Ghana Artisanal and Small-Scake Gold Mining – Scoping Mission Report Artisanal Mining and Property Rights (USAID AMPR) Task Order Under the Strengthening Tenure and Resource Rights (STARR II) IDIQ

Background and Purpose 

The USAID Artisanal Mining and Property Rights (USAID AMPR) Project’s main purpose is to address land and resource governance challenges around the Artisanal and Small-Scale Mining (ASM) sector. Field activities of USAID AMPR take place mainly in the Central African Republic (CAR), with a primary focus on diamonds and a secondary focus on gold. The project forms part of assistance in implementing the Kimberley Process, the international mechanism that sets rules and norms for the trade in conflict-free rough diamonds. Through its activities USAID AMPR promotes legal, responsible supply chains and strengthens social cohesion in mining areas. The project’s four components are:

  1. Support the government of the Central African Republic to improve compliance with the KP requirements to promote legal economic activities
  2. Strengthen community resilience, social cohesion and capacity to manage violent conflict in CAR
  3. Assess and better understand the opportunities and challenges of establishing responsible artisanal gold supply chains in CAR
  4. Improve USAID’s programming through better understanding of links between ASM and major development challenges

As part of Component 4, USAID AMPR provides on-demand short-term technical assistance on development challenges associated with ASM to various USAID Operating Units around the globe, with an emphasis on sub-Saharan Africa.

The Ghana ASGM scoping mission was designed as a Component 4 activity in response to an expression of interest by the U.S. Embassy in Ghana on learning more about best practices and options for engaging with the ASGM sector. The Embassy has followed closely the recently lifted ban on illegal mining and the activities of the Inter-Ministerial Committee on Illegal Mining (IMCIM). In the past two years they have organized several roundtables and seminars related to ASGM, and have dialogued with key actors like the Ghana National Association of Small-Scale Miners (GNASSM). The scoping mission aimed at taking stock of the situation and identifying options for further engagement, either through the USAID AMPR Component 4 mechanism or other means.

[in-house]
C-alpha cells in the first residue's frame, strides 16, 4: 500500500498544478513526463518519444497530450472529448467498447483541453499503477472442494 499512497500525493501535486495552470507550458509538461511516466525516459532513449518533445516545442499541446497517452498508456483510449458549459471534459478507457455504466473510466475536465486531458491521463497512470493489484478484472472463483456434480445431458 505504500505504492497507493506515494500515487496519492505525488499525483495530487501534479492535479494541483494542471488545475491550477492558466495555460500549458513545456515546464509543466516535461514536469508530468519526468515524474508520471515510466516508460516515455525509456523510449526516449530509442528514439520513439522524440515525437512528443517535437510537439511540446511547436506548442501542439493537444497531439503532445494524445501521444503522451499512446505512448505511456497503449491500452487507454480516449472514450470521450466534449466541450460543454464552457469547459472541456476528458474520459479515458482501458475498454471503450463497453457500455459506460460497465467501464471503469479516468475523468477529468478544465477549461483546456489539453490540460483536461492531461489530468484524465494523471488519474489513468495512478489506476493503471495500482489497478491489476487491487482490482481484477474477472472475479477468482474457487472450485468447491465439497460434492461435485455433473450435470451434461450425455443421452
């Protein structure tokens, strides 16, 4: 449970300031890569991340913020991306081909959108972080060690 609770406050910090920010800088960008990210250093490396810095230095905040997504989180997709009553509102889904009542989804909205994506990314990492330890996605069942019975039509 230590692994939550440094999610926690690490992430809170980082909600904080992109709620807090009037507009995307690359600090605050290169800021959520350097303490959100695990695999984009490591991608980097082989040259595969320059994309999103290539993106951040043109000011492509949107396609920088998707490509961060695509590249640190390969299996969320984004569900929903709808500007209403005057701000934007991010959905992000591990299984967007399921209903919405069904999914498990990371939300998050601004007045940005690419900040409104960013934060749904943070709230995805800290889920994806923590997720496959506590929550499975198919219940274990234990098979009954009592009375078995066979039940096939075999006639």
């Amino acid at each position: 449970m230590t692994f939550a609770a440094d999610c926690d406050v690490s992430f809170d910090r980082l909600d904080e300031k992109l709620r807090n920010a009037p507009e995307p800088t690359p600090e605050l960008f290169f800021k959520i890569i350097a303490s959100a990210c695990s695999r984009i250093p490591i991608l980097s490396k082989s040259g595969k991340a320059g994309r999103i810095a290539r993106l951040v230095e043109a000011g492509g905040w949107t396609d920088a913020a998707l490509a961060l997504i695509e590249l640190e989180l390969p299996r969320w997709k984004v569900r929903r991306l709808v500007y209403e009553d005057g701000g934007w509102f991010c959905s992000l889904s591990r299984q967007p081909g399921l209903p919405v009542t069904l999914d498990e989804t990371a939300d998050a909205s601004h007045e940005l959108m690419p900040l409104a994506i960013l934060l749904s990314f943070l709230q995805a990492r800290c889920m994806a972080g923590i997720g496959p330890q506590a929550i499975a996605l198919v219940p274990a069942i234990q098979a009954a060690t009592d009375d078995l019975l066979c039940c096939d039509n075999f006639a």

In addition, the report responded to a need of the USAID Integrated Land and Resource Governance (ILRG) project which is setting up the Supporting Deforestation-Free Cocoa in Ghana initiative. The initiative is a collaboration with the private sector to rehabilitate small farmer-owned cocoa plantations with an emphasis on tenurial arrangements and land-use planning. A November 2018 evaluation carried out by the USAID Communications, Evidence, and Learning (CEL) project suggested that ASGM, often termed galamsey in Ghana, may affect significantly the long-term prospects of the cocoa economy in the pilot area in Wassa Amenfi West District. These impacts include environmental damage from ASGM but also the potential to undermine investments in cocoa production due to high returns from gold. The ASGM scoping mission therefore was intended to contribute additional information on ASGM for use by ILRG as they prepare for additional field activities.

Methodology and Limitation 

The main methods used were direct observation, key informant interviews and review of relevant literature / documentation. The week-long mission was organized around the following activities:

  1. Literature Review. The consultant prepared a partial bibliography of documents (academic literature, project documents, reports) relevant to ASGM in Ghana, especially in cocoa-growing regions, and read these documents to identify key issues and trends.